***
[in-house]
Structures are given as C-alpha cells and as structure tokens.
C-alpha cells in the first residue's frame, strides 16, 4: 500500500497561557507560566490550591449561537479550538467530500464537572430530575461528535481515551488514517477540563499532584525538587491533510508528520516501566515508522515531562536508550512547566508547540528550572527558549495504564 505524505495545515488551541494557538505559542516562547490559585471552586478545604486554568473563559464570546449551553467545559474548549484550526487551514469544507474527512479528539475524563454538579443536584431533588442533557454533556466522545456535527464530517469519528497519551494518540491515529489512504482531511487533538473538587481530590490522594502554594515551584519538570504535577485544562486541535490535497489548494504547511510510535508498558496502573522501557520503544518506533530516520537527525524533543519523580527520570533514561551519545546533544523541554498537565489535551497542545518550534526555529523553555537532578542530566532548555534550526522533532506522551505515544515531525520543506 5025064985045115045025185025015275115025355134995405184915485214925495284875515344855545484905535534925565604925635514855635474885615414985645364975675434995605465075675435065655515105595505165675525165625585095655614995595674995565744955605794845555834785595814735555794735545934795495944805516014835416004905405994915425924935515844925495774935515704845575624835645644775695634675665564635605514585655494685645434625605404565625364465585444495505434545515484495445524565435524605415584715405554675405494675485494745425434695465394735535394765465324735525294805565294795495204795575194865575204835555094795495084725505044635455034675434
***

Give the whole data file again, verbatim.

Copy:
[in-house]
Structures are given as C-alpha cells and as structure tokens.
C-alpha cells in the first residue's frame, strides 16, 4: 500500500497561557507560566490550591449561537479550538467530500464537572430530575461528535481515551488514517477540563499532584525538587491533510508528520516501566515508522515531562536508550512547566508547540528550572527558549495504564 505524505495545515488551541494557538505559542516562547490559585471552586478545604486554568473563559464570546449551553467545559474548549484550526487551514469544507474527512479528539475524563454538579443536584431533588442533557454533556466522545456535527464530517469519528497519551494518540491515529489512504482531511487533538473538587481530590490522594502554594515551584519538570504535577485544562486541535490535497489548494504547511510510535508498558496502573522501557520503544518506533530516520537527525524533543519523580527520570533514561551519545546533544523541554498537565489535551497542545518550534526555529523553555537532578542530566532548555534550526522533532506522551505515544515531525520543506 5025064985045115045025185025015275115025355134995405184915485214925495284875515344855545484905535534925565604925635514855635474885615414985645364975675434995605465075675435065655515105595505165675525165625585095655614995595674995565744955605794845555834785595814735555794735545934795495944805516014835416004905405994915425924935515844925495774935515704845575624835645644775695634675665564635605514585655494685645434625605404565625364465585444495505434545515484495445524565435524605415584715405554675405494675485494745425434695465394735535394765465324735525294805565294795495204795575194865575204835555094795495084725505044635455034675434